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not far behind so we're meetings with them they're looking for ways to help as well. >> do you think there is any prospective of the regents actually providing a meaningful approach in terms of cost of living dlaevenlz the various campuses the needs for campuses to provide for support from the regents they have they're on budget. >> the housing across the you can is supporting we don't receive funds other than that is generate from the rent that will be new for any core funds to pay for any aspects of housing most of the things we're working on they have requirement for the construction requires review and accelerate or combine other steps or maybe change the ways
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thankful circulated the financing but not the actual funds. >> thank you. >> thank you members i'm david with the universities of the hastening college of law and as mentioned we're working on a collaboration with usf to meet the critical need but hastings and aclu face a critical housing shortage we have delivered a. >> can you speak directly. >> we've interfered into a letter of collaboration for the development of additional student housing we've got a business relationship with ucsf and a.m. an academic relationship we're hoping to leverage you see hastings notwithstanding a unique
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relationship with the urban forest of california we've got a board of directors and face the same, same, issues as usf to your point supervisor wiener the funding student housing the public sector is at the trial challenging because of the reasons that my colleagues are are you aware of to these projects are self-supporting no state funding for the student housing the master plan for higher education all of the projects and when claire reserves to core funds the state universities can't pledge student fees or state appropriations the economics of those projects need to lend themselves to a housing project with rent levels that are truly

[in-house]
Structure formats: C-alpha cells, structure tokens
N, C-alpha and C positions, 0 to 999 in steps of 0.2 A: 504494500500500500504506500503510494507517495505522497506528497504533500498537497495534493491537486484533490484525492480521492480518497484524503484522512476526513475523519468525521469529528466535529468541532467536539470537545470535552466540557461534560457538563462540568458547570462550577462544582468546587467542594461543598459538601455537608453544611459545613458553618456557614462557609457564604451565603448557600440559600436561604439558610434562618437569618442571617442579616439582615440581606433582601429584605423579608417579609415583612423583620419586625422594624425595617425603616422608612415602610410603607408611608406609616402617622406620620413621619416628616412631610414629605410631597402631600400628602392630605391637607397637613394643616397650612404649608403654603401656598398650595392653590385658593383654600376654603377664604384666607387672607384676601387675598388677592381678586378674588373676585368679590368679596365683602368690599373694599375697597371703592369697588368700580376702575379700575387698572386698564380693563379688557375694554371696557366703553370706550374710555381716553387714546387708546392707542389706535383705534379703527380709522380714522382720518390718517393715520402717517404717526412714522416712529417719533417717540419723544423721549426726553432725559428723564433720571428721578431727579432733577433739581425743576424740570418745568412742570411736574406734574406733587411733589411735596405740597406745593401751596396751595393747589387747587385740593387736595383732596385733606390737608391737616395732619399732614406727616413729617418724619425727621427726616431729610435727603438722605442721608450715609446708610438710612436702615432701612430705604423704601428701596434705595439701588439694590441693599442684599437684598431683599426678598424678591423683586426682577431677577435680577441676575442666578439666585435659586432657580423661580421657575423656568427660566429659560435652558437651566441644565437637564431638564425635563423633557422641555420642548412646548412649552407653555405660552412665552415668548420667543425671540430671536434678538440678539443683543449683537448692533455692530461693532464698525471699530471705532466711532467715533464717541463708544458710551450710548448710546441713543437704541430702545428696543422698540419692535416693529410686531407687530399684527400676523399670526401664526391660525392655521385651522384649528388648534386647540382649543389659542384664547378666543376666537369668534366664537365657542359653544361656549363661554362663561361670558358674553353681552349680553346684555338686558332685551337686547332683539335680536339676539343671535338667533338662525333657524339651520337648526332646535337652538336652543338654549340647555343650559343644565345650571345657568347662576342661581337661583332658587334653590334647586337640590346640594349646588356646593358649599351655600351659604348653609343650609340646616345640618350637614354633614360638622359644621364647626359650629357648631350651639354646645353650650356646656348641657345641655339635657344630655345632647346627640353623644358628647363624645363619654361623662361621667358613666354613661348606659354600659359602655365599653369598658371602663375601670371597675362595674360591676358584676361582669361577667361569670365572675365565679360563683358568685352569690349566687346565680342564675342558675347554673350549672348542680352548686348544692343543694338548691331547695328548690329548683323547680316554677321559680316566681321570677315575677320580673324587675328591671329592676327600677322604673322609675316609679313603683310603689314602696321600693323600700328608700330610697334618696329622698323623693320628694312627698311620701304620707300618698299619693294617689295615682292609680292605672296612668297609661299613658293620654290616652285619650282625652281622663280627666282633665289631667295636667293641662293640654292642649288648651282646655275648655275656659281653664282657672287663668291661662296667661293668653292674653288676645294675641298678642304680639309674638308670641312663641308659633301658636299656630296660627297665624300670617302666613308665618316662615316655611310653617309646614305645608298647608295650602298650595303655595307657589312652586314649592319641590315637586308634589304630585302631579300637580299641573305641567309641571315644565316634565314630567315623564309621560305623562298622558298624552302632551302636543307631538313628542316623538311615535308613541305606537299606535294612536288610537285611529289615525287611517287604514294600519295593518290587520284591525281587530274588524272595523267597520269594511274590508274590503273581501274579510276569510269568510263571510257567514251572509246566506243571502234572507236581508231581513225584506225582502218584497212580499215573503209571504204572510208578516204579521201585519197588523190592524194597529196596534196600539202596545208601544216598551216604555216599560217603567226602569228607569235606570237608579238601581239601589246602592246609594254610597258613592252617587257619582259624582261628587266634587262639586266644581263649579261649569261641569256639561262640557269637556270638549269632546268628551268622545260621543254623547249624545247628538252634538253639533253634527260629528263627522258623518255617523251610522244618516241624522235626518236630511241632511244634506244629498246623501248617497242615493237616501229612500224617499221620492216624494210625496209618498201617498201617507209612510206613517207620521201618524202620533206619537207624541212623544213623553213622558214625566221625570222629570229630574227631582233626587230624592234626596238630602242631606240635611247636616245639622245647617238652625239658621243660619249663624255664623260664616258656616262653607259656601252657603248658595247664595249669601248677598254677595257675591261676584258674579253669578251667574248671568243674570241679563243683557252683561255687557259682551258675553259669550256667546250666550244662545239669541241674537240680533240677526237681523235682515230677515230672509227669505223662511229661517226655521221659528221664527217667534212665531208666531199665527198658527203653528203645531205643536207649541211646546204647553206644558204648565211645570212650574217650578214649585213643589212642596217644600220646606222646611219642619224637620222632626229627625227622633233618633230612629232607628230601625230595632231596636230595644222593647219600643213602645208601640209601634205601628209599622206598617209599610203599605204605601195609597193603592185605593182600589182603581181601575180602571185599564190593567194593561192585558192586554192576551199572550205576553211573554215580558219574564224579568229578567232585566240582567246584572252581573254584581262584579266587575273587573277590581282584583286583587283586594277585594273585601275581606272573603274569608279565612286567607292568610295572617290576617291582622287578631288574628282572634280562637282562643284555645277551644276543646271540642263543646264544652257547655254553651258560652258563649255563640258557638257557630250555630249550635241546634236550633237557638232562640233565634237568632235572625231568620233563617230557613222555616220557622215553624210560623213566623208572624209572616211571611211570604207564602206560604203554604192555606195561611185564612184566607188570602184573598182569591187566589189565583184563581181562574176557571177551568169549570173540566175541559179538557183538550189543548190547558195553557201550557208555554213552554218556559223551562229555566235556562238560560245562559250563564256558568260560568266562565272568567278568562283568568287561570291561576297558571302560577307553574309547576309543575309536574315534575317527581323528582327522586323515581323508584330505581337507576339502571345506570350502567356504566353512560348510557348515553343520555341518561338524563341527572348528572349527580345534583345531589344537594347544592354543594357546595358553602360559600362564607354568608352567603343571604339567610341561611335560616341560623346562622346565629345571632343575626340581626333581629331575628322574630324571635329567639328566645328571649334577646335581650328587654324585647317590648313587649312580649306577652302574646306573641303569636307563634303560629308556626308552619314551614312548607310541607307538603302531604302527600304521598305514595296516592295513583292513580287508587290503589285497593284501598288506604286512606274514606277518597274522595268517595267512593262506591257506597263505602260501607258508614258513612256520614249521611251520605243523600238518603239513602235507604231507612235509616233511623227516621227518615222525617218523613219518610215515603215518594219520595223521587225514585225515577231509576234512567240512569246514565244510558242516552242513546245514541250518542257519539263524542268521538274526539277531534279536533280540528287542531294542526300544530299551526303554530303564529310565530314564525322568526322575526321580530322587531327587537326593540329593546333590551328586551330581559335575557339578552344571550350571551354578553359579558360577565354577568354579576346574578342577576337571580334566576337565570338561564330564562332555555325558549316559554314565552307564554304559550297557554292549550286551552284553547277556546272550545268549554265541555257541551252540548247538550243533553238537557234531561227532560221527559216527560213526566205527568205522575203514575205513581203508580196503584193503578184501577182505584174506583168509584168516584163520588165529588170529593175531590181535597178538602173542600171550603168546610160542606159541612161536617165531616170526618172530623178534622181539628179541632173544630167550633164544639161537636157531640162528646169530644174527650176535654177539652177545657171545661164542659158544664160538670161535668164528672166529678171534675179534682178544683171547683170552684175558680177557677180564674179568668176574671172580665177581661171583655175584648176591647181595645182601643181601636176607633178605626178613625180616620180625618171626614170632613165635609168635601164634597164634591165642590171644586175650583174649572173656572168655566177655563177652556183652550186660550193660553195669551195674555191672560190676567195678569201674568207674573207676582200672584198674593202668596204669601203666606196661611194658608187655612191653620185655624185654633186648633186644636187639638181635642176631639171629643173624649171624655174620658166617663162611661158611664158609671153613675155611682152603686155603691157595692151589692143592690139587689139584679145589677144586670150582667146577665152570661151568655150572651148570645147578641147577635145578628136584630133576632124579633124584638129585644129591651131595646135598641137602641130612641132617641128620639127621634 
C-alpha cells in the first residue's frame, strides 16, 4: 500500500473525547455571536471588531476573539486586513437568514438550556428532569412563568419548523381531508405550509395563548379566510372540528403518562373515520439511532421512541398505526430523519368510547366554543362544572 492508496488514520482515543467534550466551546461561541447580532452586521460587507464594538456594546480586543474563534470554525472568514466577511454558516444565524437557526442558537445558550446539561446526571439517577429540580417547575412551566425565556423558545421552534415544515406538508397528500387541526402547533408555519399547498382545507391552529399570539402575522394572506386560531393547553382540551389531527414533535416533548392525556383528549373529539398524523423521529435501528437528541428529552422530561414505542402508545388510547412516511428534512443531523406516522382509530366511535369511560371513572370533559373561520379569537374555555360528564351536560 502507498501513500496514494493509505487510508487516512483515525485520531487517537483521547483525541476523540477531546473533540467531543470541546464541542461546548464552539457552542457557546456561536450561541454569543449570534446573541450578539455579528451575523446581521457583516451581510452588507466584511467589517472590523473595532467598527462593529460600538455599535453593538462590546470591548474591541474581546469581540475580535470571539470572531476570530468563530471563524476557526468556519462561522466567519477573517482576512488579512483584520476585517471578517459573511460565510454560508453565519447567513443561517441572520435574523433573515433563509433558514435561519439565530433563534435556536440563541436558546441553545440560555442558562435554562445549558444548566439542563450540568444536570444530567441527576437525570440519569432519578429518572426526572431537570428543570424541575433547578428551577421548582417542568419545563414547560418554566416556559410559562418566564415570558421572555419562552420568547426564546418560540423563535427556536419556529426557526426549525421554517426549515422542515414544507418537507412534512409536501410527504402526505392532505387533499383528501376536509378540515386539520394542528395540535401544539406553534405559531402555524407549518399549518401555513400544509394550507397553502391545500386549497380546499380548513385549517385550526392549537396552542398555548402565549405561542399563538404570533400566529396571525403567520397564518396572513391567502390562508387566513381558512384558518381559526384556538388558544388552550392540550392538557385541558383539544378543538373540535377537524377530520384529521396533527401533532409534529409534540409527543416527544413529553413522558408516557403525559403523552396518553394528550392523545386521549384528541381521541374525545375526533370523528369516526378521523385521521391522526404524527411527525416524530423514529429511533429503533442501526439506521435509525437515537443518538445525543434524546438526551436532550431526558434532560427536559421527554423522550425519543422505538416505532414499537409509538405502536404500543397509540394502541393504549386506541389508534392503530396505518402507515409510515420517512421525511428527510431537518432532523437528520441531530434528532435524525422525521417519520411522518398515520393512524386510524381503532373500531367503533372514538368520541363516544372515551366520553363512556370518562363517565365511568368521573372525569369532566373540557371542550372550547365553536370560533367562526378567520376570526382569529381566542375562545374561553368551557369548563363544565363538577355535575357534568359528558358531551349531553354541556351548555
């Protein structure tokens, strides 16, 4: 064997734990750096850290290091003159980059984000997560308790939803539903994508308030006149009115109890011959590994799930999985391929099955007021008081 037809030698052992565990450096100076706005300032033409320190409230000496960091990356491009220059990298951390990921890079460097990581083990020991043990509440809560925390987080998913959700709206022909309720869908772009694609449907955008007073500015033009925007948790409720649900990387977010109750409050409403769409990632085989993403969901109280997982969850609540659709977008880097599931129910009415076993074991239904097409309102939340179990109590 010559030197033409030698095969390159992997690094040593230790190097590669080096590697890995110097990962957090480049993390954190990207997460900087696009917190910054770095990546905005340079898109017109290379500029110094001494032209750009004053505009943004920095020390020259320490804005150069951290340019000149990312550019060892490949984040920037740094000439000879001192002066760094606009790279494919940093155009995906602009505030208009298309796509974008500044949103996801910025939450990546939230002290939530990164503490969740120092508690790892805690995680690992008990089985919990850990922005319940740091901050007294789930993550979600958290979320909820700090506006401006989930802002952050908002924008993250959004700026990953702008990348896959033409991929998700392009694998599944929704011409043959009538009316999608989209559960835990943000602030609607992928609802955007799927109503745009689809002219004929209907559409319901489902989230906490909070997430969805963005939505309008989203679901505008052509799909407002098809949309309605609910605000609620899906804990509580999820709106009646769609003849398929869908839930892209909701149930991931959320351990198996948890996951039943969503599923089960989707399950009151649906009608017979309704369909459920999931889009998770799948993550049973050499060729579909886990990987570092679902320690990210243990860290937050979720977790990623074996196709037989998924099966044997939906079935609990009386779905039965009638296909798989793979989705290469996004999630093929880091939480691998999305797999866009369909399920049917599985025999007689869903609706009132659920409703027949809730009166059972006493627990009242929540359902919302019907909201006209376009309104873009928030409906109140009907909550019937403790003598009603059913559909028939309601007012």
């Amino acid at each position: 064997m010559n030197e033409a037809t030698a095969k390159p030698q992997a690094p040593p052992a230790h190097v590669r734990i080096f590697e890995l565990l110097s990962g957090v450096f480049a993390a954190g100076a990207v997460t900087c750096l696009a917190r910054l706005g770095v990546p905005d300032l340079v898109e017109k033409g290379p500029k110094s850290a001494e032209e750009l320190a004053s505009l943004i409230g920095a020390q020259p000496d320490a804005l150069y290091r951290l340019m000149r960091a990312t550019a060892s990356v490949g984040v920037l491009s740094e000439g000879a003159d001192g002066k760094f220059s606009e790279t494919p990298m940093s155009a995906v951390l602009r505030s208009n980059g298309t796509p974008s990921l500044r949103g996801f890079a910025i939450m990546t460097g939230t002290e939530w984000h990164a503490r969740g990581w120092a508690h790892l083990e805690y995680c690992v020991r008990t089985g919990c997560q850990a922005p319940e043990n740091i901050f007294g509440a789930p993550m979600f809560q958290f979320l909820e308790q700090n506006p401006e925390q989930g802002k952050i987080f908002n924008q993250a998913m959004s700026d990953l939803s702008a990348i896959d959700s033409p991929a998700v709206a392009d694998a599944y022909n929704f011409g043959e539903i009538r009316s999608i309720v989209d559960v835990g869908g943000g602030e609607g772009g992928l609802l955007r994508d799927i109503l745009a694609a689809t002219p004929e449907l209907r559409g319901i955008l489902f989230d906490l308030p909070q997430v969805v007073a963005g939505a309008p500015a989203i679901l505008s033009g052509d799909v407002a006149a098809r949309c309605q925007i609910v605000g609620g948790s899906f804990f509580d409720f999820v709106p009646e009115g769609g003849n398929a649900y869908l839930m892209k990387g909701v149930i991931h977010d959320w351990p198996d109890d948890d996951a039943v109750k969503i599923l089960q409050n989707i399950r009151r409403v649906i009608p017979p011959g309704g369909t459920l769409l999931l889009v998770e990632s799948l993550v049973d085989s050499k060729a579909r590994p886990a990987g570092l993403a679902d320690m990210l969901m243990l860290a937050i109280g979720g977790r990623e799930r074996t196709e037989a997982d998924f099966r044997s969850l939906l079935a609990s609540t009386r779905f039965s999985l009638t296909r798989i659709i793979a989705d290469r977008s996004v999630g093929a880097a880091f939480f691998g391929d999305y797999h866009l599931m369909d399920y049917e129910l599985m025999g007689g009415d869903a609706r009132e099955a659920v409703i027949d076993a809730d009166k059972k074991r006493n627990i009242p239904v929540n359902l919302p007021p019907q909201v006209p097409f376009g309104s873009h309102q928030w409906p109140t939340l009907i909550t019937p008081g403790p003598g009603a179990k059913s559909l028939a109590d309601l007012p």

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manageable by students hastings is a total professional school no undergraduate populations our students are all you know age over 21 special aged students they finance their education through themselves this is sad we have many hastings students and like usf our average debt for each student is one and $86,000 that is through financial aid so as opposed to to a sort of a setting where the parental support our students are self-independent and supportive so the developments of student housing is critical providing public education and moving financial barriers to assess that that otherwise exist we're able to save students up
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to $43,000 over the course of 3 years that's the difference of medium one bedroom costs $3,000 and what we provide. >> are you i know usf is indicated i know the chancellor has shared they're losing residents to other programs because of cost of housing i'm guessing that is a yes are you seeing constructive some of the best of the best applicant choosing others universities. >> students weigh the cost of the attention with the schools ranking and all professional schools are extremely competitive environmentalist we compete stw is with uc davis all of the tuition i know the